DIW Weekly Report 24 / 2023, S. 173-180
Timm Bönke, Geraldine Dany-Knedlik, Guido Baldi, Hella Engerer, Pia Hüttl, Konstantin A. Kholodilin, Frederik Kurcz, Theresa Neef, Laura Pagenhardt, Werner Roeger, Marie Rulliere, Jan-Christopher Scherer, Teresa Schildmann, Ruben Staffa, Kristin Trautmann, Jana Wittich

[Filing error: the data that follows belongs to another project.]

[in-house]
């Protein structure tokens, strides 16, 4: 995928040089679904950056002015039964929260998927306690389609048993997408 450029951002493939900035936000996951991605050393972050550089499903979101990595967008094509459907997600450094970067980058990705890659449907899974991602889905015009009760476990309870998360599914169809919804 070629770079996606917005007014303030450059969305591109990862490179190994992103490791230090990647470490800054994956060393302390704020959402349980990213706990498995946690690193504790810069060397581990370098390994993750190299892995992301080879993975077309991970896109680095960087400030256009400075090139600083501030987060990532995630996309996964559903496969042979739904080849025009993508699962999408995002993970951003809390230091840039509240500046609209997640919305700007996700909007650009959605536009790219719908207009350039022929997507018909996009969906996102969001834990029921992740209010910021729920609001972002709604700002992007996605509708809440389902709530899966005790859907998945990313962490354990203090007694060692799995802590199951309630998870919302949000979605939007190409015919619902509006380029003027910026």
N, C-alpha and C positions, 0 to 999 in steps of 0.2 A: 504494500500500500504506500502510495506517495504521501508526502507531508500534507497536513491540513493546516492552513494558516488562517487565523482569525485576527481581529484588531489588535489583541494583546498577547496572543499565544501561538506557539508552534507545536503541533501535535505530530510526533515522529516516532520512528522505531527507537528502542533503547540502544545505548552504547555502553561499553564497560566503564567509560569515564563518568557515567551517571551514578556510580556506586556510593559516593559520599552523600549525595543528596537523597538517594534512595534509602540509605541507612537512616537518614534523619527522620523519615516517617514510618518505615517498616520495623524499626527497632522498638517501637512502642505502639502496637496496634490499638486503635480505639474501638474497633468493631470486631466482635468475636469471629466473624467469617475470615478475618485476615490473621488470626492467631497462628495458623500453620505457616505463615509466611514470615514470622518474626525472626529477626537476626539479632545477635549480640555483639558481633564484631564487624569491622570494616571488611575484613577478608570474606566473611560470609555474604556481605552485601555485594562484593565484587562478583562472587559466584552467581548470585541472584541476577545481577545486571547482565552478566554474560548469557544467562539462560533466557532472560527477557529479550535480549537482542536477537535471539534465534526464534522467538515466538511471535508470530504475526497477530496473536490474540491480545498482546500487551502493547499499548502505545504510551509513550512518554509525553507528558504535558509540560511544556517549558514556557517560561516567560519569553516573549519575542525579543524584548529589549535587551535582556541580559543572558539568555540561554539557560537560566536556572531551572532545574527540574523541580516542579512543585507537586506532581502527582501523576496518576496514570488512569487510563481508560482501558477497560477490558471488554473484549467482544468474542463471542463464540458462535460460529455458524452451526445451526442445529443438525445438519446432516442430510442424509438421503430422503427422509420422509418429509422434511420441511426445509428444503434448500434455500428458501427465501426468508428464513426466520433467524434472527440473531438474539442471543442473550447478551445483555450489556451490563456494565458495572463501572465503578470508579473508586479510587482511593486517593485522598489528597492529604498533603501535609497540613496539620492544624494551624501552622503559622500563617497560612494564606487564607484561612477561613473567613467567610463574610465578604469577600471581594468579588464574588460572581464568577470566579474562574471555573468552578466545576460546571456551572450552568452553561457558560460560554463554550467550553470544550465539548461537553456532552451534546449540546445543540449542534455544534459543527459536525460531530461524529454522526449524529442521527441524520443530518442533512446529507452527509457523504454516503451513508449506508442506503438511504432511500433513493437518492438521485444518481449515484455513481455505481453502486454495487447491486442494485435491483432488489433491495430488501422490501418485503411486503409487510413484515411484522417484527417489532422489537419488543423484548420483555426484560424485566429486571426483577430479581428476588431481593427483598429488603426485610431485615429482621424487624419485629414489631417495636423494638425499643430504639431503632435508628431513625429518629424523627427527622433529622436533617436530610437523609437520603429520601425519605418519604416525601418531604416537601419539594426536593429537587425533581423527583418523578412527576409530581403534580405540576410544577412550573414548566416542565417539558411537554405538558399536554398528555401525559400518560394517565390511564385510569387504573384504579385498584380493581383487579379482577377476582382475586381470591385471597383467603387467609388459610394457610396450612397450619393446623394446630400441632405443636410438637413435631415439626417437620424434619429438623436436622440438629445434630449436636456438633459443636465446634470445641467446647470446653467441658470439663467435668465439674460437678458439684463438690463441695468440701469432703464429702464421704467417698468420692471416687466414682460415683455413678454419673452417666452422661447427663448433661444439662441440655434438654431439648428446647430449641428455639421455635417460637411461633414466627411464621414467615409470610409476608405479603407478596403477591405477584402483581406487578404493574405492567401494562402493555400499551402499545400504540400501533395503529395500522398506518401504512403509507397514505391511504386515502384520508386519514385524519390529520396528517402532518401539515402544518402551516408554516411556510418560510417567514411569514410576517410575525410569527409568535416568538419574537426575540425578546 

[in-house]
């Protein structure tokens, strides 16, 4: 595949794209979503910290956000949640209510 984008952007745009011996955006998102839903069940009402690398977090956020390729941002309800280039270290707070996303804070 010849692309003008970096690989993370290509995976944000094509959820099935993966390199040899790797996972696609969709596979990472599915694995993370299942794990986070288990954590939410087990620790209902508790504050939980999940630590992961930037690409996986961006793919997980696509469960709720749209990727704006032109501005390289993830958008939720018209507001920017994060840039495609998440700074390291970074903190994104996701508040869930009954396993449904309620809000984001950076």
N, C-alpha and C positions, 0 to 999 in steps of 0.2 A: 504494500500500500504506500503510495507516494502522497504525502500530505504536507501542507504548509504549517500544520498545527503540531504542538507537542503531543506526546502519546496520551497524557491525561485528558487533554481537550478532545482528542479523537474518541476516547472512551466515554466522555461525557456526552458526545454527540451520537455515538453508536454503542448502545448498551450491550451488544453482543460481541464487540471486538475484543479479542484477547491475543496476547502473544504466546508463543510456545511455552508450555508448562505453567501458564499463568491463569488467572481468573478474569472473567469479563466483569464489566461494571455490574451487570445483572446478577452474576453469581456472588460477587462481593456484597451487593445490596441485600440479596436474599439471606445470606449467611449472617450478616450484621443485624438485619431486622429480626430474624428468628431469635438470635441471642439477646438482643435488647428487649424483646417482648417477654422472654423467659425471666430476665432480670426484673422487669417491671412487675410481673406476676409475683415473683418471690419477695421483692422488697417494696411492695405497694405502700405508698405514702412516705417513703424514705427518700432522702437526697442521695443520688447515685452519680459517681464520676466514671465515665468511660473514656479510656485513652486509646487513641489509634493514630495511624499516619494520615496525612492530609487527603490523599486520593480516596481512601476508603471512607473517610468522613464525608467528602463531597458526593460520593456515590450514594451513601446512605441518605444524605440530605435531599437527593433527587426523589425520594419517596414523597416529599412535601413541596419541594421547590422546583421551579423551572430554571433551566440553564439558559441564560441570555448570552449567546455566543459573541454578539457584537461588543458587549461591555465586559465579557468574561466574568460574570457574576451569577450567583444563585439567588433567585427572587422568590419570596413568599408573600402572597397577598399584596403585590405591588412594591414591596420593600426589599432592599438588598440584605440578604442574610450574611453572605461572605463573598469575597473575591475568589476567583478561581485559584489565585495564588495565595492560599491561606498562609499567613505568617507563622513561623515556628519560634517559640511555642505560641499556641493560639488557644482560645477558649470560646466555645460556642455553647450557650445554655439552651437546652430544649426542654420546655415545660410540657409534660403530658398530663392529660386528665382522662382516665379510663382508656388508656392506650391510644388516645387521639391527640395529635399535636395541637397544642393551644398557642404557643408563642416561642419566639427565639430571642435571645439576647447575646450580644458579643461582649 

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The German economy has returned to a recovery course following a slight recession over the winter. Although the war in Ukraine, record inflation, and feared gas shortages have taken their toll on the German economy, a drastic slump failed to materialize. The German economy remained relatively unscathed, only experiencing a slight recession over the past six months; in the final quarter of 2022 and the first quarter of 2023, it contracted by 0.5 and 0.3 percent, respectively. A mild winter and bold fiscal policy measures such as the electricity and gas price brakes mitigated the economic distortions caused by the energy crisis. The present forecast predicts that the German economy will contract by 0.2 percent in 2023. However, this figure hides the fact that the economy is already following a slight upward trend and is on a recovery course. High consumer price inflation and uncertainty about whether and how quickly inflation would slow down dominated the first quarter of 2023. Many people were also unsure how their wages would develop. Now, however, the uncertainty is gradually fading: Prices are increasing substantially more slowly than previously, and the first major collective wage agreements, for example for the postal service and for the public sector, are facilitating optimism in workers in other sectors. For the first time in three years, real incomes should increase again by the second half of 2023 at the latest. This will benefit private consumption, which was still the weak spot of the German economy at the beginning of 2023 and was largely responsible for it sliding into a recession. However, the risk of inflation has not been fully averted. If it remains significantly above the figures forecast here— 5.9 percent in 2023 year and 2.5 percent in 2024—then recovery could be significantly delayed, especially as the European Central Bank would then probably be forced to raise interest rates even higher than assumed. This would further dampen investment in particular, which is already suffering significantly from the current high interest rates. If everything goes well, private consumption will carry the German economy in 2024 too, which is expected to grow by 1.5 percent. Currently, the recovery of the German economy depends more on domestic factors than foreign trade. While German exports will increase again, especially in 2024, so will imports. As a result, foreign trade as a whole will contribute very little to growth or even dampen it. Exports are not developing more dynamically because advanced economies grew more slowly in 2023. For example, the euro area economy is only slowly recovering from the energy crisis, although the situation in most member states is somewhat better than in Germany. There are signs of a noticeable slowdown in the second half of 2023 in the USA. Global economic growth, which is forecast to be 3.5 percent in 2023 and 4.1 percent in 2024, will be supported by China and other emerging economies. In the advanced economies, in contrast, high inflation rates and rising interest rates are slowing economic recovery.